Theories of nanoparticle and nanostructure formation in liquid phase
Emerging Applications of Nanoparticles and Architectural Nanostructures: Current Prospects and Future Trends
597 - 619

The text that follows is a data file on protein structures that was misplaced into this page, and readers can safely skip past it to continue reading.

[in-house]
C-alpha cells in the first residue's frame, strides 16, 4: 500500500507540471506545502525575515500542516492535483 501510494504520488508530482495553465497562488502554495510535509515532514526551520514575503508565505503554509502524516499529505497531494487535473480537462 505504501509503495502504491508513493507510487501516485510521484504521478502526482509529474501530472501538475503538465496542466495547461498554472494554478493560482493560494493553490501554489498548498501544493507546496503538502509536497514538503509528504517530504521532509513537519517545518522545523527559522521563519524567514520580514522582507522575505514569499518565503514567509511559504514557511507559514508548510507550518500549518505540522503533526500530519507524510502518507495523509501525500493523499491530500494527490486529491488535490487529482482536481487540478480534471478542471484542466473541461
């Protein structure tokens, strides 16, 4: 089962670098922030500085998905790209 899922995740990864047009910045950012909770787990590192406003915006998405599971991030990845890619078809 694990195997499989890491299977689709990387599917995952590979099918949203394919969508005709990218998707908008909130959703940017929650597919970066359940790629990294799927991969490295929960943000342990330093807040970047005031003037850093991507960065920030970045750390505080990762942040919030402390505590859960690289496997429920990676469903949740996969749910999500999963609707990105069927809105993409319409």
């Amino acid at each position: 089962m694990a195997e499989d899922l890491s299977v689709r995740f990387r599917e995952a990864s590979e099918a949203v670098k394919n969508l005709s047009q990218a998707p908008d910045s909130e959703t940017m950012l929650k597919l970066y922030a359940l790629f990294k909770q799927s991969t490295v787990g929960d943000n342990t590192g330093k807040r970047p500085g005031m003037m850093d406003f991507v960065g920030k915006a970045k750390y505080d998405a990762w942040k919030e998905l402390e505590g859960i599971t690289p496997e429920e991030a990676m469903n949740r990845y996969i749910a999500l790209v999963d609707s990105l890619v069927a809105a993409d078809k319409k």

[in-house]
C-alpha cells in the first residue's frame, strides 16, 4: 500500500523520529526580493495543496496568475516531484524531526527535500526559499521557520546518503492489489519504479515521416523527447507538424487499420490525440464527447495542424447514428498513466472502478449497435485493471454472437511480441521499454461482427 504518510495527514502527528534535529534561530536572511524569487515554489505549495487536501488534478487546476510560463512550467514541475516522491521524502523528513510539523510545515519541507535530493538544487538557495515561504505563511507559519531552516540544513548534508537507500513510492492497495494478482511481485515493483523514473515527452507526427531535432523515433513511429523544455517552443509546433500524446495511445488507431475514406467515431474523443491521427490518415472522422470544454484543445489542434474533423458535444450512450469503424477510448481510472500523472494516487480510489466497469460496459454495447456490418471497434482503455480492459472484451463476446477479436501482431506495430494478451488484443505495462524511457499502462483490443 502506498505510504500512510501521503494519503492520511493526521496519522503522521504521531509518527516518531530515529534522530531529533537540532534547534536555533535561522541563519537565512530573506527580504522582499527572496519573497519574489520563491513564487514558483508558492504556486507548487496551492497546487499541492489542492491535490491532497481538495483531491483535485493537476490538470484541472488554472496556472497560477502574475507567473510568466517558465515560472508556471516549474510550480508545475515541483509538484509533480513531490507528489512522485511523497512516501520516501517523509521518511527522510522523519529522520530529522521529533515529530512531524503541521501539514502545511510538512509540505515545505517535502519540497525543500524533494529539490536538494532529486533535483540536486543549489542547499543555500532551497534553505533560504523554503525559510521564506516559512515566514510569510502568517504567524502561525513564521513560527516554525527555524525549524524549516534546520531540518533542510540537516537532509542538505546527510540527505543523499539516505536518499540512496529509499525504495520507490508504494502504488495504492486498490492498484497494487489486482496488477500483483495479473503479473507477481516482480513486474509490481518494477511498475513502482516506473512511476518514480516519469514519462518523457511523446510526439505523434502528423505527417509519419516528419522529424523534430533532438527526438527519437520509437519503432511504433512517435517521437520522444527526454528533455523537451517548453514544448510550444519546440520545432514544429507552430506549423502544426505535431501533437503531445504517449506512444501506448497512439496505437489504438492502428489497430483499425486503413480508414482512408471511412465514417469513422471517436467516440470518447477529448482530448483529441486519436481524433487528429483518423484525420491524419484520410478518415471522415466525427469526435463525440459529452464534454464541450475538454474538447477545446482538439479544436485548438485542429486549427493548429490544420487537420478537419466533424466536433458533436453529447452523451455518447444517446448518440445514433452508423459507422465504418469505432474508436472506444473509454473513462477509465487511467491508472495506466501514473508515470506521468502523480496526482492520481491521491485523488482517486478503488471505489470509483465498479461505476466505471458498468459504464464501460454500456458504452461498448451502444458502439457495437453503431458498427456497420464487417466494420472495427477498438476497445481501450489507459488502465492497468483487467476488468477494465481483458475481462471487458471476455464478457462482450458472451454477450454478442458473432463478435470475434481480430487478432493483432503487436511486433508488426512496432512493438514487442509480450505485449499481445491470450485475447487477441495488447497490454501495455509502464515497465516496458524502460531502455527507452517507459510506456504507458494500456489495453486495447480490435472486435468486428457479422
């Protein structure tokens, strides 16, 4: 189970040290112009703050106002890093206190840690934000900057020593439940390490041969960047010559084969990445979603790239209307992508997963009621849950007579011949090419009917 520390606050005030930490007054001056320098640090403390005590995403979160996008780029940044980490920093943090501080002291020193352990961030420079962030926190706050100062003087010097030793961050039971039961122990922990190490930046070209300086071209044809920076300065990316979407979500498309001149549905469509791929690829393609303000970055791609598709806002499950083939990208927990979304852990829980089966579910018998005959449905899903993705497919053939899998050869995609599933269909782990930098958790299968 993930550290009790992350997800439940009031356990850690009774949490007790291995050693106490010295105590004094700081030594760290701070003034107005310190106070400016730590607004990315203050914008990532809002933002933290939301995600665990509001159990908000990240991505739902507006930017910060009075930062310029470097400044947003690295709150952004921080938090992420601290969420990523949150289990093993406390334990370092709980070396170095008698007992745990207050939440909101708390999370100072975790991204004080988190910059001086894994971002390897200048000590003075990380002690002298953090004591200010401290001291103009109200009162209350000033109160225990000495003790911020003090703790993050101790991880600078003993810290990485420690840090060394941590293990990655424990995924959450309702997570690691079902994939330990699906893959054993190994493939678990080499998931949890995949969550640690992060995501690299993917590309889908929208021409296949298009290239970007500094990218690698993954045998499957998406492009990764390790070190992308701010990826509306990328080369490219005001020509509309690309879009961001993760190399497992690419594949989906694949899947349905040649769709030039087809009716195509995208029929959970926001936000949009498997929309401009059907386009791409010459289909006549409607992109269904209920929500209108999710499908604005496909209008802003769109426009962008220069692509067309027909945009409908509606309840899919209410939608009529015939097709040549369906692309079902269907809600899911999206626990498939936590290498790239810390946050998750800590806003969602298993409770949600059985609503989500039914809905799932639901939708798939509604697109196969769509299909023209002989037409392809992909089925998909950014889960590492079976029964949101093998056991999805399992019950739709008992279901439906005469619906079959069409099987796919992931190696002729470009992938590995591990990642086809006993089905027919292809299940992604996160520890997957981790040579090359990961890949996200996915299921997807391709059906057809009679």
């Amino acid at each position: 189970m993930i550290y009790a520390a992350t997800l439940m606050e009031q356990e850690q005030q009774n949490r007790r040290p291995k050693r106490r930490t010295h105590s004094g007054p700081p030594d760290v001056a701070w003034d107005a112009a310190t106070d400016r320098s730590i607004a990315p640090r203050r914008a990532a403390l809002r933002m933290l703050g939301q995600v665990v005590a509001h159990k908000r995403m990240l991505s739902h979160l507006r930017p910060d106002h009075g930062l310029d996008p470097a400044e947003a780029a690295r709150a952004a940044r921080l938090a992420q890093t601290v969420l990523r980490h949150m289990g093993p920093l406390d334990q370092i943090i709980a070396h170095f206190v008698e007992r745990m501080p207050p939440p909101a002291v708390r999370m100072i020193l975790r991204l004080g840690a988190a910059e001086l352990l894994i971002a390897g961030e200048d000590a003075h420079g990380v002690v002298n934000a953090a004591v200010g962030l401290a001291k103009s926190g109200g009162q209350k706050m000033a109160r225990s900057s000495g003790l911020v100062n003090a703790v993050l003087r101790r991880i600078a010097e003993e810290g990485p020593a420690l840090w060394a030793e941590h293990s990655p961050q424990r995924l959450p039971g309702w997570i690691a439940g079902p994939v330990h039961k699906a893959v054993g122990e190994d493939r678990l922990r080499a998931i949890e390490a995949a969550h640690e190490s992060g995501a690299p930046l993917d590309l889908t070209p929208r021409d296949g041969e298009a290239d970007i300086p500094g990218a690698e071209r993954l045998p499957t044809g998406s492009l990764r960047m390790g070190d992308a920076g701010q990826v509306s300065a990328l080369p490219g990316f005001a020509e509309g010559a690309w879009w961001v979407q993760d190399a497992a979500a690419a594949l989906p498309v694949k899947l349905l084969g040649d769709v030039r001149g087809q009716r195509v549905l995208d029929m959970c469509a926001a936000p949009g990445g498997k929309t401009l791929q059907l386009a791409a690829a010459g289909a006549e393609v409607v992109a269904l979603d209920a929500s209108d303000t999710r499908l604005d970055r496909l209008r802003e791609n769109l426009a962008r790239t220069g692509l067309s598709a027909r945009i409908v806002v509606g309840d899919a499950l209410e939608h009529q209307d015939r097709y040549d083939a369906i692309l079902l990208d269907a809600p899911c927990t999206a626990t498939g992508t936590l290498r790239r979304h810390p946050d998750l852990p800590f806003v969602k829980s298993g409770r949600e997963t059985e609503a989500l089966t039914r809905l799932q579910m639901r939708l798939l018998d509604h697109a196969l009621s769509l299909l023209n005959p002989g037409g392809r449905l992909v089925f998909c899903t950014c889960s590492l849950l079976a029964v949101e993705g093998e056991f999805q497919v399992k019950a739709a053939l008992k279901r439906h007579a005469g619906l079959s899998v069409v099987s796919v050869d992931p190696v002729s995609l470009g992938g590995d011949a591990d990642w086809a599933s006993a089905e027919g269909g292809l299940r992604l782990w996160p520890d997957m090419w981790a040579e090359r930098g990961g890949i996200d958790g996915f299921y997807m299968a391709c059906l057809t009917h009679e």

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Nanoparticles (NPs) and nanostructured materials exhibit shape- and size-dependent properties that are desired for a wide variety of applications, such as catalysis, sensing, drug delivery, energy production, and storage. In view of this, it is essential to produce well-defined NPs and nanostructures with desired characteristics, to understand their formation and growth mechanisms, and to define the critical size below which they act differently from bulk materials in order to develop synthetic strategies. For example, quantum dots (below 20nm) are mainly single nanocrystals characterized by a single-domain crystalline lattice without grain boundaries. These tiny individual crystals differ drastically from bulk polycrystalline materials. In fact, existing investigations indicated that ordered polycrystalline particles are preferably formed at high supersaturations, where rapid nucleation generates many NPs, which subsequently tend to aggregate randomly at high NP concentrations. Single crystals, such as quantum dots, form at low supersaturations. The reduction of the supersaturation to a level at which primary NPs are still formed in solution yields mesocrystals. This chapter discusses the advanced nucleation and growth theories that are used to explain the growth of the obtained nanoparticles and nanostructures to the desired structures.